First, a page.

The device is provided with both radioactive and diluting stock solutions which are dispensed from their respective vials 34 and 62, up to the syringe by passing through a disposable, sterile and non-pyrogenic fluid pathway with the radioactive amount controlled by a radiation detector 63, which in this embodiment of the invention is a Geiger-Muller tube or PIN photodiode and located behind a portion of the tube assembly leading to the injection site (behind the plate holder 2).
The device is automated via a programmable PLC and is connected to a computer serving as a user interface, and preferably is provided with a printer to print the syringe or vial label showing the activity, date, time, batch, patient name, etc. or whatever may be required.
The dispensing of the radioactive dose is done on-line by measuring the true amount of radioactivity passing in front of the radiation detector 63 and the total volume required into the syringe is automatically adjusted by dilution.
The device also includes a safety cross-evaluation of the delivered radioactive dose which is automatically performed using the traditional volumetric dispensing method, and the volumetric method can also be used as the main dispensing method.
It is further envisaged that the device of the invention may include a built-in sterile air flow, designed to allow the device to be operated on a bench in a conventional room but still maintaining full compliance with a 3.5 class (A class) dispensing environment, characterized by a sterile air flow directed towards the Luer Slip Injection Site 59 and needle 55.
It is also envisaged that in another embodiment of the invention a sterile disposable double check-valve could be located between the syringe 53 and needle 55, or underneath the Luer Slip Injection Site 59 to allow the transfer of an accurate dose of radioactive solution through a tube, to externally located vials or containers.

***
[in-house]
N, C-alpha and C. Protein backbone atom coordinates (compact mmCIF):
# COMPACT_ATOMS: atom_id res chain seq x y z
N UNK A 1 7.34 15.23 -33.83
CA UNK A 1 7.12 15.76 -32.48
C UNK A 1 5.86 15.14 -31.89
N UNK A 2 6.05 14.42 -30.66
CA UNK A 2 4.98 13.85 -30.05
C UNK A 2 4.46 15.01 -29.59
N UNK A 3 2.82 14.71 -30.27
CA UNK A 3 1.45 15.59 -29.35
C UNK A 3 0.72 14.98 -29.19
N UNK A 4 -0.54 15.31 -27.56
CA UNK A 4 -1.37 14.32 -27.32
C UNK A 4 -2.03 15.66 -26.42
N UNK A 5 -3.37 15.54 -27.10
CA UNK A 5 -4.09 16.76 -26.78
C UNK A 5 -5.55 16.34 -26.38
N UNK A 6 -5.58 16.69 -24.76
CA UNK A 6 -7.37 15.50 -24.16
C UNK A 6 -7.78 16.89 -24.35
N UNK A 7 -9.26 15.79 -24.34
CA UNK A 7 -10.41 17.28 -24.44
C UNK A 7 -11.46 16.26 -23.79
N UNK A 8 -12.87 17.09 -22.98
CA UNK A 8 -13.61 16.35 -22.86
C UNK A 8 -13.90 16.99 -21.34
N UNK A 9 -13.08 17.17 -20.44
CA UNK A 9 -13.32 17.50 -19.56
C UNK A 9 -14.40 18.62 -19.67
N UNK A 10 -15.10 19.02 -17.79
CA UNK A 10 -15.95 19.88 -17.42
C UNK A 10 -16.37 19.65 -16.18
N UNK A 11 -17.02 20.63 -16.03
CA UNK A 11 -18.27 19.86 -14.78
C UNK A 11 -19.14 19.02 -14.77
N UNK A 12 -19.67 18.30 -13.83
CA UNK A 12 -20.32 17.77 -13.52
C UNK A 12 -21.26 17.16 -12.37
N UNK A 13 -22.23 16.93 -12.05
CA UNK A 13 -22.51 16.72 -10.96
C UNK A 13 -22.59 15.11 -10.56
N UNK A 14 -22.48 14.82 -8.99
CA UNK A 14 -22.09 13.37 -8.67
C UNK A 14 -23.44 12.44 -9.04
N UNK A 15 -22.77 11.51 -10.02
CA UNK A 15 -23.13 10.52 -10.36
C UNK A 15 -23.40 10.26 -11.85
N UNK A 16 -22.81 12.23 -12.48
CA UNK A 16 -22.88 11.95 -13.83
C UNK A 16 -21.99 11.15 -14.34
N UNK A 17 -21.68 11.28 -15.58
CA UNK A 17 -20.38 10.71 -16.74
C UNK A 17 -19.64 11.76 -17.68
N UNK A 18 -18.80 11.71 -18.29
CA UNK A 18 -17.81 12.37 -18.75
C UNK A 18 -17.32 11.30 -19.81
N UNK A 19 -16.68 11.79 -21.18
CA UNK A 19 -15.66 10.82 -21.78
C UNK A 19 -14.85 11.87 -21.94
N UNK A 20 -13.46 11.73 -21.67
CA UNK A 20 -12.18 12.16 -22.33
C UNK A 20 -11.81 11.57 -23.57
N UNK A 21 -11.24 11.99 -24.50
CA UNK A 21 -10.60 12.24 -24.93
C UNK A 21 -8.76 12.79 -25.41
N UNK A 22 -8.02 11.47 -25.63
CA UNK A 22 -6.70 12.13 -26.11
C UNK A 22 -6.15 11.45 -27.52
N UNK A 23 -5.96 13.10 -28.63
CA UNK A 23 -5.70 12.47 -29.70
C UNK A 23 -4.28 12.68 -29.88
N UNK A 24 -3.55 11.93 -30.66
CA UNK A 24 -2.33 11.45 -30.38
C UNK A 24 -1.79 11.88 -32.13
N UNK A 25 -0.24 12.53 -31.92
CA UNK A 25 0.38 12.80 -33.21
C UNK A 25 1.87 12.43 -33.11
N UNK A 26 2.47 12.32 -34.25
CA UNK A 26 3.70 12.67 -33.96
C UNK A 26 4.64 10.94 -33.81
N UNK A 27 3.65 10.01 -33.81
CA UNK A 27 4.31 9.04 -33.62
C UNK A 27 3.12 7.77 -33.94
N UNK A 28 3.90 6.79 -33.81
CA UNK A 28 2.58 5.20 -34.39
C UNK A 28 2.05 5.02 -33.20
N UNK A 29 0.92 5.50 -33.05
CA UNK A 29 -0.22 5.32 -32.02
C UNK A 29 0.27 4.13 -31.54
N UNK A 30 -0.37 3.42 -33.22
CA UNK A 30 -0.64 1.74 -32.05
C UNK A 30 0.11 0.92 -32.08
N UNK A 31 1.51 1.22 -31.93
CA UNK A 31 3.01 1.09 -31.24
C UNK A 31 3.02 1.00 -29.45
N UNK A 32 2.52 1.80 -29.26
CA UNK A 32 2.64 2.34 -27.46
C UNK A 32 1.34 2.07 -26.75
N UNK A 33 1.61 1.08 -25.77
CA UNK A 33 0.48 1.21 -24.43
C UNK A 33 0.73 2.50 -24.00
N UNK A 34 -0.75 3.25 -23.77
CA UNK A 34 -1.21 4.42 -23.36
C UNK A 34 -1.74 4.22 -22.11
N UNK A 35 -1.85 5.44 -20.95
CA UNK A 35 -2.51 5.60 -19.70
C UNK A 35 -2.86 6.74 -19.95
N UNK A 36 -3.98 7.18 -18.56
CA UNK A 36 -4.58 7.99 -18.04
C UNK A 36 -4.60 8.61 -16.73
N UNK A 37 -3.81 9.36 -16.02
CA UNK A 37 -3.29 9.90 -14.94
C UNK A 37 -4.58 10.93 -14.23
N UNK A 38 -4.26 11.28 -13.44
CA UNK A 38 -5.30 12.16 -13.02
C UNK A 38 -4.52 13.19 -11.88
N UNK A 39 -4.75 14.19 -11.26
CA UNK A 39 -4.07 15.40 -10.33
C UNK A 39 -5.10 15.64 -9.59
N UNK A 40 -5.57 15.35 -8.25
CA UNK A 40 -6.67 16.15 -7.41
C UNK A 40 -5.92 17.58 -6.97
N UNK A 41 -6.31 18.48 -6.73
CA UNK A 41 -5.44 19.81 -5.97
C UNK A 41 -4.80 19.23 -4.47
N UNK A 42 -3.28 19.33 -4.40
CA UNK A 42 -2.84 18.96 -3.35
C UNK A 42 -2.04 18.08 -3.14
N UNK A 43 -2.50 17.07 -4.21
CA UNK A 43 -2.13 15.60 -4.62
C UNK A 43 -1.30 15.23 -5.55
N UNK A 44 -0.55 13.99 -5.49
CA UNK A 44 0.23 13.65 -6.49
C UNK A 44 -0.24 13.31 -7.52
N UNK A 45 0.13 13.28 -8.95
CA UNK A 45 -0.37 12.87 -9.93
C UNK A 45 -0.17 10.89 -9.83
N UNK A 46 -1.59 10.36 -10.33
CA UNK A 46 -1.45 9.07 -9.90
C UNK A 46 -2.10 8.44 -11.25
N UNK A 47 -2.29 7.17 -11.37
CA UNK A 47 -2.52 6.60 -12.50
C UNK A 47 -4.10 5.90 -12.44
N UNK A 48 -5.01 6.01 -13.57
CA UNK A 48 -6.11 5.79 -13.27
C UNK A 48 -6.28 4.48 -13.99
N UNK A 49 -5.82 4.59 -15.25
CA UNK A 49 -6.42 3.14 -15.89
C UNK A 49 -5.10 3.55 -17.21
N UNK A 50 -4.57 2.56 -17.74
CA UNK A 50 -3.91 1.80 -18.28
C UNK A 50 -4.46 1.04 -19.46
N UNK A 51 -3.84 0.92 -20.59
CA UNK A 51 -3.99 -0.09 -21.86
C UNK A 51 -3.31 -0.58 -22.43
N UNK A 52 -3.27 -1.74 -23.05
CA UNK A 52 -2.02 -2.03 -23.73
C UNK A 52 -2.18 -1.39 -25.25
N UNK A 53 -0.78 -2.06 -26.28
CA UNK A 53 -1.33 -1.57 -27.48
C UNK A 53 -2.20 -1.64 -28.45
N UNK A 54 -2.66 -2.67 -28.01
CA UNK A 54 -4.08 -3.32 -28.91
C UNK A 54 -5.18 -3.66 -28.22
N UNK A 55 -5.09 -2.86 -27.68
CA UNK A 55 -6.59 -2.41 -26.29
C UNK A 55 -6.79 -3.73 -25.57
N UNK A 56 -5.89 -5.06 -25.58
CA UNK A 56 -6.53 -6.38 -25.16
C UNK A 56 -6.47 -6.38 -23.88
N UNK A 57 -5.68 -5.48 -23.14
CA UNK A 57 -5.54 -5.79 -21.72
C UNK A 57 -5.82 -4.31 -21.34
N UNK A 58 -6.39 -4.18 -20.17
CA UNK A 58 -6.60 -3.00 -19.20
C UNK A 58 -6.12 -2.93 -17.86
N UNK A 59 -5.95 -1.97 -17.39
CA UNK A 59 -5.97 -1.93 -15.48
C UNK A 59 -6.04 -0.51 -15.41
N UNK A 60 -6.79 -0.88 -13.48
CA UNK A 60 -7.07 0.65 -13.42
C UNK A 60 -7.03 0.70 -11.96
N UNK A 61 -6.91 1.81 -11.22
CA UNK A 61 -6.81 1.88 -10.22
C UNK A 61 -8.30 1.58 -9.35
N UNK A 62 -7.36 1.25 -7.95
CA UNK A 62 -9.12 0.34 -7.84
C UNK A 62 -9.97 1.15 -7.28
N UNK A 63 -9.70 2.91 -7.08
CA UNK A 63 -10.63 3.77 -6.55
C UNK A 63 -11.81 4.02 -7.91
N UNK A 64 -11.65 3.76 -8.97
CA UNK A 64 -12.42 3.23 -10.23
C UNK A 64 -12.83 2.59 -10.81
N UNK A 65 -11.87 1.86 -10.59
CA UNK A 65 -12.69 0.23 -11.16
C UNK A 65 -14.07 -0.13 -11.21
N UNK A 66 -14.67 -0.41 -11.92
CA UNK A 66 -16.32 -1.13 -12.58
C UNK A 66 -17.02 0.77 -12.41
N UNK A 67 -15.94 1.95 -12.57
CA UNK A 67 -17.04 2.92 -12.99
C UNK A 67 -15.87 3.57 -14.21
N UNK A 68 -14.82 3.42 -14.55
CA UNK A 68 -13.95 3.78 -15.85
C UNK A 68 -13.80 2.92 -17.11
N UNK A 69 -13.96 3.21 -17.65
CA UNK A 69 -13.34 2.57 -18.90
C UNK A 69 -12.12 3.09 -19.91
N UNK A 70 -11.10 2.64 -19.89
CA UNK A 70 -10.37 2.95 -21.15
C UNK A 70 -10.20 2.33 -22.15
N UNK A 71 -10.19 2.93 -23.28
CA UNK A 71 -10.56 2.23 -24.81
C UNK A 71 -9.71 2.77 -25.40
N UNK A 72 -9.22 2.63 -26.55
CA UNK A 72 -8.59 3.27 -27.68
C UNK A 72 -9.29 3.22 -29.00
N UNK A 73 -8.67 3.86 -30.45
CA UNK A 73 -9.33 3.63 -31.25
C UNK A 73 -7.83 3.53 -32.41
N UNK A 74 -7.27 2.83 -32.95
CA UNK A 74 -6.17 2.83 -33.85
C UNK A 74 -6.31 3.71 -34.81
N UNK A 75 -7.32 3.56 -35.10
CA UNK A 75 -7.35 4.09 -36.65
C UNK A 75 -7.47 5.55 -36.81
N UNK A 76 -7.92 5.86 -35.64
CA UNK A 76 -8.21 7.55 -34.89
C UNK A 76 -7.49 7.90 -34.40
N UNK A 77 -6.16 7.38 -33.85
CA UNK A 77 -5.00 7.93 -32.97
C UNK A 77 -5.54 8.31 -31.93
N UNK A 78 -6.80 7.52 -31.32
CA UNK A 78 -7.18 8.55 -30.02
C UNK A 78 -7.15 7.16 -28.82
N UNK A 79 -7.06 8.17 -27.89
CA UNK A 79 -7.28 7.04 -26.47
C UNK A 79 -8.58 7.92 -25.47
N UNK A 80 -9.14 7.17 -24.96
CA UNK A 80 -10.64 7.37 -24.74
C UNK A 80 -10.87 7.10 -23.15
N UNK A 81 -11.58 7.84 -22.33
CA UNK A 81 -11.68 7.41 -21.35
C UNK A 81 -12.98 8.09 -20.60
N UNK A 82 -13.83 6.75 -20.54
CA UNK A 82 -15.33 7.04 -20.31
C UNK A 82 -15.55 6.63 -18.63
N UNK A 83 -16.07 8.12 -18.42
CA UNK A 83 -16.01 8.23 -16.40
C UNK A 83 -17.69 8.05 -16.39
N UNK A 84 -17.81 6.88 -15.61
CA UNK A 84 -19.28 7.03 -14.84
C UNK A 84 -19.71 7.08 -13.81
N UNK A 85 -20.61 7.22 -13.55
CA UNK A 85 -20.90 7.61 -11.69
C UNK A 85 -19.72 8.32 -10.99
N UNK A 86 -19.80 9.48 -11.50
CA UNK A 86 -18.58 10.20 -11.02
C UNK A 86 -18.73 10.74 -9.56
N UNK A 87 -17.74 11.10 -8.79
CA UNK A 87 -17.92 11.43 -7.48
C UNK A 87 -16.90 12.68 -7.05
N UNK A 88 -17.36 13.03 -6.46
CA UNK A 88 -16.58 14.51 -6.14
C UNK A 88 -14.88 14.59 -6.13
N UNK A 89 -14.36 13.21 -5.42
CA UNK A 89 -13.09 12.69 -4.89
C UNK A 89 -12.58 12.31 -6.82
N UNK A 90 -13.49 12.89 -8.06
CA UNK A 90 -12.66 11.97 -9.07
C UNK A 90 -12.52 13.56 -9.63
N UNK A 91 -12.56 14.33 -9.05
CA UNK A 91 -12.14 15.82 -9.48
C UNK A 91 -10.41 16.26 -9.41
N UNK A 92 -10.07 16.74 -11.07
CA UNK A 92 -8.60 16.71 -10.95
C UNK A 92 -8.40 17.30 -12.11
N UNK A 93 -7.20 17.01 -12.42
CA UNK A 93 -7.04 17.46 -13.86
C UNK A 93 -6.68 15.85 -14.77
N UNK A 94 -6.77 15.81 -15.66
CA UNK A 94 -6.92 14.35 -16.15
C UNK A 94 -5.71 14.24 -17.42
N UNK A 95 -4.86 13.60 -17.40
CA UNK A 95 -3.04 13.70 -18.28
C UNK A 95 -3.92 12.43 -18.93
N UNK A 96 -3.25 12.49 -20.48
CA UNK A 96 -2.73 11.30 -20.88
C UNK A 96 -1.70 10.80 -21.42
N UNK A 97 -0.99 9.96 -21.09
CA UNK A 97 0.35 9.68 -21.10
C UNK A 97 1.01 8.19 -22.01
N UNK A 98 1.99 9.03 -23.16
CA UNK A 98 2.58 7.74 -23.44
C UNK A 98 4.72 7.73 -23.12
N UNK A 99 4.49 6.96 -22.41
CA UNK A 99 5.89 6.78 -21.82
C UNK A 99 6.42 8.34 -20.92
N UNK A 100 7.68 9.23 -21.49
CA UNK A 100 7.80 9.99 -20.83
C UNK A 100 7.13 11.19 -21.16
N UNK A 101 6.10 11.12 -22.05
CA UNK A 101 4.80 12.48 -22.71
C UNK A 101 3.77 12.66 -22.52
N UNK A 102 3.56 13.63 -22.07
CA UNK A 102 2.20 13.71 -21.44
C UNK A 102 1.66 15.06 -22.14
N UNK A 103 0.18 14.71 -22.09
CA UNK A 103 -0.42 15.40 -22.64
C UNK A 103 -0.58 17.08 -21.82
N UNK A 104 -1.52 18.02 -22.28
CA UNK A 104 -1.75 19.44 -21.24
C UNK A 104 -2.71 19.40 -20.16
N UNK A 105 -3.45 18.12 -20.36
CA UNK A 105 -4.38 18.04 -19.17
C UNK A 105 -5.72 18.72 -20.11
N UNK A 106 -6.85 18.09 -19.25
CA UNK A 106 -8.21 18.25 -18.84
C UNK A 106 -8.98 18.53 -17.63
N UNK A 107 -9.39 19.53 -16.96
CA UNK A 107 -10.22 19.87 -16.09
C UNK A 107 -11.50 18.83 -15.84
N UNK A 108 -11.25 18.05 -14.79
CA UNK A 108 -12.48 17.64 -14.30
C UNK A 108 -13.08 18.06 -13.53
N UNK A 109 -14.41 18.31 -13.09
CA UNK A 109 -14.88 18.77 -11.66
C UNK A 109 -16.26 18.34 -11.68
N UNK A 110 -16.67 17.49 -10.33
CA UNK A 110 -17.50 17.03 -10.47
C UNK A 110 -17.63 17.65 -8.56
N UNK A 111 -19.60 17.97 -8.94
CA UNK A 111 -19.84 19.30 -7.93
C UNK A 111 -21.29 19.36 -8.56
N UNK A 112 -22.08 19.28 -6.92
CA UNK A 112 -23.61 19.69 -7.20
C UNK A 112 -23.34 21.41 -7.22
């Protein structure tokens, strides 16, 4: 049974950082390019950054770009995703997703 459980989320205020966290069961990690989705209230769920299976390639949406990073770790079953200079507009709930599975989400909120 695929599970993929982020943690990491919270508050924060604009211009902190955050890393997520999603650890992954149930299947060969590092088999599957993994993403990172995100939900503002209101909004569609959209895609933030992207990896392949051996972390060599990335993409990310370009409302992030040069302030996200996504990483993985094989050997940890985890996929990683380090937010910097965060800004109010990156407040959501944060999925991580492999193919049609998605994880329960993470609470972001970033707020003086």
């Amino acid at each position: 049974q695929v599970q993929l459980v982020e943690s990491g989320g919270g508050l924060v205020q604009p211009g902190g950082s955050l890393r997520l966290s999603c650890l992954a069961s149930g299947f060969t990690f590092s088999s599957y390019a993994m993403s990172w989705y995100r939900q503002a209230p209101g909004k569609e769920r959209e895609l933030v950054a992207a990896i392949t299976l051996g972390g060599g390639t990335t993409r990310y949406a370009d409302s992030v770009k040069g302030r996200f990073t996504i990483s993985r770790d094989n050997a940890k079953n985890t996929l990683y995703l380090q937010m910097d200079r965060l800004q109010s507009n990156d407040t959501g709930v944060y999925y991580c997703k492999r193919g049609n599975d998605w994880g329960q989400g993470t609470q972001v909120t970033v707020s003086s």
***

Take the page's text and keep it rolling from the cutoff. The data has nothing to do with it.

When the device is being operated the user opens the door 9 of the device and installs a new tubing kit 57 onto the tubing holder 2. The Luer Slip Injection Site 59 attached to the upper T-shape tube is slid into the appropriate recess and both needles 61 attached to the lower T-shape tubes are fed through each lead channel and connected to the radioactive stock solution 34 and the dilution stock solution 62.
The user then rotates the lid 32 and closes the door 9 and introduces a disposable syringe 53 with its appropriate needle 55 into a tungsten syringe shield 52. At this point the needle is un-capped and the tungsten syringe shield is placed onto the receptacle 51 on the front face of the device. The operator then enters on the computer the requested radioactive dose and total volume.
The device lowers the receptacle 51 enabling the syringe to pierce the Luer Slip Injection Site with the needle. The filling sequence will automatically dispense the desired radioactive dose into the syringe and dilute it to match the requested volume by actuation of the syringe plunger. Once the syringe has been filled (less than one minute), the syringe and syringe shield are lifted away from the Luer Slip Injection Site, and the syringe and syringe shield is removed from the device and needle re-capped. At the end of the process, a syringe label is printed with the appropriate dose data.
Traditionally the accurate knowledge of the volumetric radioactivity (specific activity: Ci/mL or Bq/mL) of a radioactive stock solution is required for the accurate dispensing of any radioactive dose.